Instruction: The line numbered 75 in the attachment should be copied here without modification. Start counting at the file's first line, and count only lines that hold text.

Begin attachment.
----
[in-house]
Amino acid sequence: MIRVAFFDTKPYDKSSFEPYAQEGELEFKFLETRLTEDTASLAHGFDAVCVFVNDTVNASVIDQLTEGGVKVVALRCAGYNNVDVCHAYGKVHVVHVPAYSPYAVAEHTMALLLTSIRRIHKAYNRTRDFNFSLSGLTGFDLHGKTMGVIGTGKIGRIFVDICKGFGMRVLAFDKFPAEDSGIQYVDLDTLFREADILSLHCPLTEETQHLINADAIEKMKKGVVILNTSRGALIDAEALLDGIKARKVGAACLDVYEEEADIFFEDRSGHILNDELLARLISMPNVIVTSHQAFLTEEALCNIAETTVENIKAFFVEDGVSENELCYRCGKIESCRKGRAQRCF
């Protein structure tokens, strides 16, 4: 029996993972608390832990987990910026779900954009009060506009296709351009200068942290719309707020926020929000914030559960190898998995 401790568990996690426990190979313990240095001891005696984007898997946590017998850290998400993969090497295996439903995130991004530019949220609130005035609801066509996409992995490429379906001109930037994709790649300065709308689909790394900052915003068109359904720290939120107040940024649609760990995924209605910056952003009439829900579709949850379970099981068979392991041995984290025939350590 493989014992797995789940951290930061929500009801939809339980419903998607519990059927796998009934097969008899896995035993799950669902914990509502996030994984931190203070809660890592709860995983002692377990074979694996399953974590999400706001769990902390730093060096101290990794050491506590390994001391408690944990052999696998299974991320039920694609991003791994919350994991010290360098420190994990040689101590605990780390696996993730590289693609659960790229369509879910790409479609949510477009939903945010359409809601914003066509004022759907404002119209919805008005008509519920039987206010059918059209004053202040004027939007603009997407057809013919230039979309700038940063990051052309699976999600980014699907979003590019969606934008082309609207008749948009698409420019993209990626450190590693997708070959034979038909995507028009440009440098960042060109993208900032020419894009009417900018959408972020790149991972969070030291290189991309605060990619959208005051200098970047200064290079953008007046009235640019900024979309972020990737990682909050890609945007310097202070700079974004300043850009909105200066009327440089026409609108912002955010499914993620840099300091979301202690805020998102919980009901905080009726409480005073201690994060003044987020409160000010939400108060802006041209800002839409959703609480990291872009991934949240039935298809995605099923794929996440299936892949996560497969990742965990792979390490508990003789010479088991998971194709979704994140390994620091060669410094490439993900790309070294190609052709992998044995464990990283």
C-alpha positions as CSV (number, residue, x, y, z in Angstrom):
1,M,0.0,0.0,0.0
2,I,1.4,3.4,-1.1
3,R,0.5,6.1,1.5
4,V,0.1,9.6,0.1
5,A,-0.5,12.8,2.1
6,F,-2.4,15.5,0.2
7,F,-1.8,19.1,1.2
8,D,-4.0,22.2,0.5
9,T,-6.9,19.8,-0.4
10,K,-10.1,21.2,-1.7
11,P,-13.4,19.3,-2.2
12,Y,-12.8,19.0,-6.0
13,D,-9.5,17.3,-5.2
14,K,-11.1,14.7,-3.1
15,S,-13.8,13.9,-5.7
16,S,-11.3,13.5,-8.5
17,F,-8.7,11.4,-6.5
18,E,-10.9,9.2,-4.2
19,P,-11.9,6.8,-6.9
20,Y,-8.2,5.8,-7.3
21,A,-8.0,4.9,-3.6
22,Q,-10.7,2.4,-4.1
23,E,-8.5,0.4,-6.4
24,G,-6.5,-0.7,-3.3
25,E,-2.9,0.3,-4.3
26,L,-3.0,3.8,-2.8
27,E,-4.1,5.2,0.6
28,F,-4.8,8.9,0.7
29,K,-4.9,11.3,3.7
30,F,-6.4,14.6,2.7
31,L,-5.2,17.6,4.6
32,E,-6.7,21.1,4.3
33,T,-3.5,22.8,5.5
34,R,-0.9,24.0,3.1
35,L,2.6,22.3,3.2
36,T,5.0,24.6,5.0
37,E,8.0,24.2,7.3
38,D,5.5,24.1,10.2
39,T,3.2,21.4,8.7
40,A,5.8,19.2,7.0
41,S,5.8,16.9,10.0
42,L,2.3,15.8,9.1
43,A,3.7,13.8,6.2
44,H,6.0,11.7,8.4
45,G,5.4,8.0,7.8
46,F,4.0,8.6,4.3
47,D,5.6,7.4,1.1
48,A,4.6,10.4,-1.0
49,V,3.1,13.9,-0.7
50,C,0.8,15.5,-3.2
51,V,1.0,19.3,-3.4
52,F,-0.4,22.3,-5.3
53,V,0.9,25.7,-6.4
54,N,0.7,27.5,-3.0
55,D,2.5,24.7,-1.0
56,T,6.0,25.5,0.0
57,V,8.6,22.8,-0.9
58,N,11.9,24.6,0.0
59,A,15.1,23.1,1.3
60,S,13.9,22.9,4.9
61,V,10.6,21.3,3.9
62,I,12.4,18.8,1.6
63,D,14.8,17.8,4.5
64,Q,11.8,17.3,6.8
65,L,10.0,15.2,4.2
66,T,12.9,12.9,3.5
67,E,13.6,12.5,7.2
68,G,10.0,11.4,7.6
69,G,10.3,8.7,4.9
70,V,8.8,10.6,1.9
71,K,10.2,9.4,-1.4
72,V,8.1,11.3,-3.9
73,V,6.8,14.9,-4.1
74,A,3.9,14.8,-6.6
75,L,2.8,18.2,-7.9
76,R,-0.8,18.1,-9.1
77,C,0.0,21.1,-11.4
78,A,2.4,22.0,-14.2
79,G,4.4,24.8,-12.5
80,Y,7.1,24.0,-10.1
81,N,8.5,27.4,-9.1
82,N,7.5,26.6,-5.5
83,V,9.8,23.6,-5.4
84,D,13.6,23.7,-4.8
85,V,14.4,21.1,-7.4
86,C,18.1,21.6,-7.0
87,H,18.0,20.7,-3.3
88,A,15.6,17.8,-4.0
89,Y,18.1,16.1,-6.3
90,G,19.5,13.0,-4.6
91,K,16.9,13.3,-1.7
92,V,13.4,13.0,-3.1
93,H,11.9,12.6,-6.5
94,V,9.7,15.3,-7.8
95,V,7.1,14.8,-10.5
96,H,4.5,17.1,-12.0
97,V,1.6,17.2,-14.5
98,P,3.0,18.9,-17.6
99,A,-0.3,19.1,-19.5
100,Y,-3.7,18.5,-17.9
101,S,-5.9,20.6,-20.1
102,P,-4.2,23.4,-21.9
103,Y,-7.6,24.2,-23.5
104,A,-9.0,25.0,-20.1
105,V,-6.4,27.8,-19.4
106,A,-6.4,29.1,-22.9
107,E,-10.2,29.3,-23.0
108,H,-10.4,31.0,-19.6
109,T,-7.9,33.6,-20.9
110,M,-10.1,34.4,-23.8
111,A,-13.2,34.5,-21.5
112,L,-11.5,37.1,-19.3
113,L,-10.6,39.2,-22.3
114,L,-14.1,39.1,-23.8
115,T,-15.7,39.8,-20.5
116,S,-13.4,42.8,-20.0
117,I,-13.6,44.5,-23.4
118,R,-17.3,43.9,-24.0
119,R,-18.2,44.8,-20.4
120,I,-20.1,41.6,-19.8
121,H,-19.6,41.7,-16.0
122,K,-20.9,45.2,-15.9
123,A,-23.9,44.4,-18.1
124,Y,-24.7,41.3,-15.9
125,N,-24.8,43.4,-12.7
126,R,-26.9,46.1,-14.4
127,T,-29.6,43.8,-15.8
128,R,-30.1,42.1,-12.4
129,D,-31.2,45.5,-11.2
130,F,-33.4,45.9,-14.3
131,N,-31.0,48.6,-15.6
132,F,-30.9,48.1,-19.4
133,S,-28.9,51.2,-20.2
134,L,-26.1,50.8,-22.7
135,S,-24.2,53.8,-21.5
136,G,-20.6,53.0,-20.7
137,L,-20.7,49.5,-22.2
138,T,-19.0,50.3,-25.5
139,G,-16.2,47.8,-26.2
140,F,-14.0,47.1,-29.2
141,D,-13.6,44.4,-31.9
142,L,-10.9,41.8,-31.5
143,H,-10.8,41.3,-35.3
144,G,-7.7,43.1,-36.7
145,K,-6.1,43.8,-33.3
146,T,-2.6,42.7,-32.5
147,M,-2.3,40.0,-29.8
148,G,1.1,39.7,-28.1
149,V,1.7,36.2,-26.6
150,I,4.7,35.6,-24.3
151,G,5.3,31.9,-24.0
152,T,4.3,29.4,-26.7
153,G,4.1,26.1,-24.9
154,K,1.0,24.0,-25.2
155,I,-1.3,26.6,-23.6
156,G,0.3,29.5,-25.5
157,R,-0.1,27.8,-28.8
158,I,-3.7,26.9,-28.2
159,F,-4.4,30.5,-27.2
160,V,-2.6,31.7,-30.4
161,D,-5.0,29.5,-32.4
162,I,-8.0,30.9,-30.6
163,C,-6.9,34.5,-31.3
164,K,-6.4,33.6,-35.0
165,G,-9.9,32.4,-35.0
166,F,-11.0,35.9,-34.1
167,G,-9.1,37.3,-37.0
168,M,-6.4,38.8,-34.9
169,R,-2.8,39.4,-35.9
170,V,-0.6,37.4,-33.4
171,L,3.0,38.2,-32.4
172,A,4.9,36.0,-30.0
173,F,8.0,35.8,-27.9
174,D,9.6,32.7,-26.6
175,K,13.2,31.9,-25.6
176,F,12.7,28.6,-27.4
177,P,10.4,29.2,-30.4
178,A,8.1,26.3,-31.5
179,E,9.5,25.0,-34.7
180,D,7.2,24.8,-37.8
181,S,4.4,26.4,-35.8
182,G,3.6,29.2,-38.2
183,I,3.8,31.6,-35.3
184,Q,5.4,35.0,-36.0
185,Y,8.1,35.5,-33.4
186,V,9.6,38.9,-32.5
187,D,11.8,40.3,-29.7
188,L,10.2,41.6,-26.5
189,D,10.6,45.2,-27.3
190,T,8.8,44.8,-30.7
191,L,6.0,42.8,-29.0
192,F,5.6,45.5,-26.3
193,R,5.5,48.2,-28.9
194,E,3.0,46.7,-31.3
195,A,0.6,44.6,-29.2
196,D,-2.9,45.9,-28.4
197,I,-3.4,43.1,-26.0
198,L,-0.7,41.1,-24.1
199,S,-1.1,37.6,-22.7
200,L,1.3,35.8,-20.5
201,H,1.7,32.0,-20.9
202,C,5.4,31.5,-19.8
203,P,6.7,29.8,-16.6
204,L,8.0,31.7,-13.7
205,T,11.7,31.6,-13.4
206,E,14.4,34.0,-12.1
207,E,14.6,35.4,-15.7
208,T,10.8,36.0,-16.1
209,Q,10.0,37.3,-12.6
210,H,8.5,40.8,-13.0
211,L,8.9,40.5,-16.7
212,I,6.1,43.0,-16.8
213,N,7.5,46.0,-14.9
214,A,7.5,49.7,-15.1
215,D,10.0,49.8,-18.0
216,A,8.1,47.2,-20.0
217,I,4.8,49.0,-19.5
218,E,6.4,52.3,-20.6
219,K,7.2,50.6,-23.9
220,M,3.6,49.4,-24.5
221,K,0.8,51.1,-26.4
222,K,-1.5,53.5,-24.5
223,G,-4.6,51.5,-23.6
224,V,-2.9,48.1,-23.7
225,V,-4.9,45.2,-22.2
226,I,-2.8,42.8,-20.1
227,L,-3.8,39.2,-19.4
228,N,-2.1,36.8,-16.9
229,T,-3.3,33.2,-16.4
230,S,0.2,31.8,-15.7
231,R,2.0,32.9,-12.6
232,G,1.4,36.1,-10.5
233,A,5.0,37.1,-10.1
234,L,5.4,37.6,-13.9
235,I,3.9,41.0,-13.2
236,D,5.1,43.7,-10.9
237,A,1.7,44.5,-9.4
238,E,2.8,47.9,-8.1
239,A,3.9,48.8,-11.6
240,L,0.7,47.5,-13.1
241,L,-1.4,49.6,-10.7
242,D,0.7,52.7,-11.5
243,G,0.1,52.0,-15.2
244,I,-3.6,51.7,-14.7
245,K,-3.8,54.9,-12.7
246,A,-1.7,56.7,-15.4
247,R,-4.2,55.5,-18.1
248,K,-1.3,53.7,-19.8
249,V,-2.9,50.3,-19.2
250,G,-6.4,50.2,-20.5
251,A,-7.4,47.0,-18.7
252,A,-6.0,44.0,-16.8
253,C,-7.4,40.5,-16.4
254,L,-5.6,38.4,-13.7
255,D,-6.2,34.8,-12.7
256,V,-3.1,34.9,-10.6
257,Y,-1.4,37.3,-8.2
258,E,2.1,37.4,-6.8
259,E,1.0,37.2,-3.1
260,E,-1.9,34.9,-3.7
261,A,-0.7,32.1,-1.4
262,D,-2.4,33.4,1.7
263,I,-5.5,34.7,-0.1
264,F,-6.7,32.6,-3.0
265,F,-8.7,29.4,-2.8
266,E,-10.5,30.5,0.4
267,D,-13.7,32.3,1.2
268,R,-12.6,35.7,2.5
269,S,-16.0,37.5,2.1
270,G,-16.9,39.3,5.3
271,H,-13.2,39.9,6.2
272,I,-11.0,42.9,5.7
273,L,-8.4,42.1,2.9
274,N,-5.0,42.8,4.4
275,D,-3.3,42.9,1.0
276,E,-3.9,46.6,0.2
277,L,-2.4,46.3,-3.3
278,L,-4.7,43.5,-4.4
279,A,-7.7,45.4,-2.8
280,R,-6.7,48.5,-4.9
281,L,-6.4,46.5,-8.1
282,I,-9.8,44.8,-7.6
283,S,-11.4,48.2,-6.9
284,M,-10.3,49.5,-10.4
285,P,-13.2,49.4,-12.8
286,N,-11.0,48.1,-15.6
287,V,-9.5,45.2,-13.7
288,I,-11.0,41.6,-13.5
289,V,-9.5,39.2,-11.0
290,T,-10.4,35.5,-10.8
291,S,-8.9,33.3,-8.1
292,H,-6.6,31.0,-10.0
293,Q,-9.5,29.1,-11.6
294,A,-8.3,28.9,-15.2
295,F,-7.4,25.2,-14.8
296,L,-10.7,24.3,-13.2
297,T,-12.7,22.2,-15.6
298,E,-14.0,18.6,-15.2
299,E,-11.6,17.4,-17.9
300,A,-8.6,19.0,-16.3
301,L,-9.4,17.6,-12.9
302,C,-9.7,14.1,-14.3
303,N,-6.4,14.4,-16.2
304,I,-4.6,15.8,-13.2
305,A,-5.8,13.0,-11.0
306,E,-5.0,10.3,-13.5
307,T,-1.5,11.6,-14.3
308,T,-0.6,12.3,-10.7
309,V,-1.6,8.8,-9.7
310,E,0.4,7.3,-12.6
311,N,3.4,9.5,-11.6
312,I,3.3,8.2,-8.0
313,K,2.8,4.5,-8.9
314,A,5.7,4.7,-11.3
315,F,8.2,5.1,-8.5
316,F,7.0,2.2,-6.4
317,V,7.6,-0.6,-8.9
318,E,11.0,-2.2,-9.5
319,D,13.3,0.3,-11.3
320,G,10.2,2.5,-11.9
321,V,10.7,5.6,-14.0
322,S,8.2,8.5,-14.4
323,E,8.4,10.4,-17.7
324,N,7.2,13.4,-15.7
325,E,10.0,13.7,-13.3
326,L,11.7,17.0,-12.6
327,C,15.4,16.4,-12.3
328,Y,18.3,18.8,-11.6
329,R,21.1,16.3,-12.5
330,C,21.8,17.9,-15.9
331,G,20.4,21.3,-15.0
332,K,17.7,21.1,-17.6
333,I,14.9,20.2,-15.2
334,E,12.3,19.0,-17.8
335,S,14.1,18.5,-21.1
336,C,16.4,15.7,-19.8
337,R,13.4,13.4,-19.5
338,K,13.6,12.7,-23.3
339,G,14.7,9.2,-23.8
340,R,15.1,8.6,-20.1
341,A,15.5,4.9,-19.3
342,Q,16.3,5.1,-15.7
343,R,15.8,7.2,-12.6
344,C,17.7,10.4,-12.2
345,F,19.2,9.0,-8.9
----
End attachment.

71,K,10.2,9.4,-1.4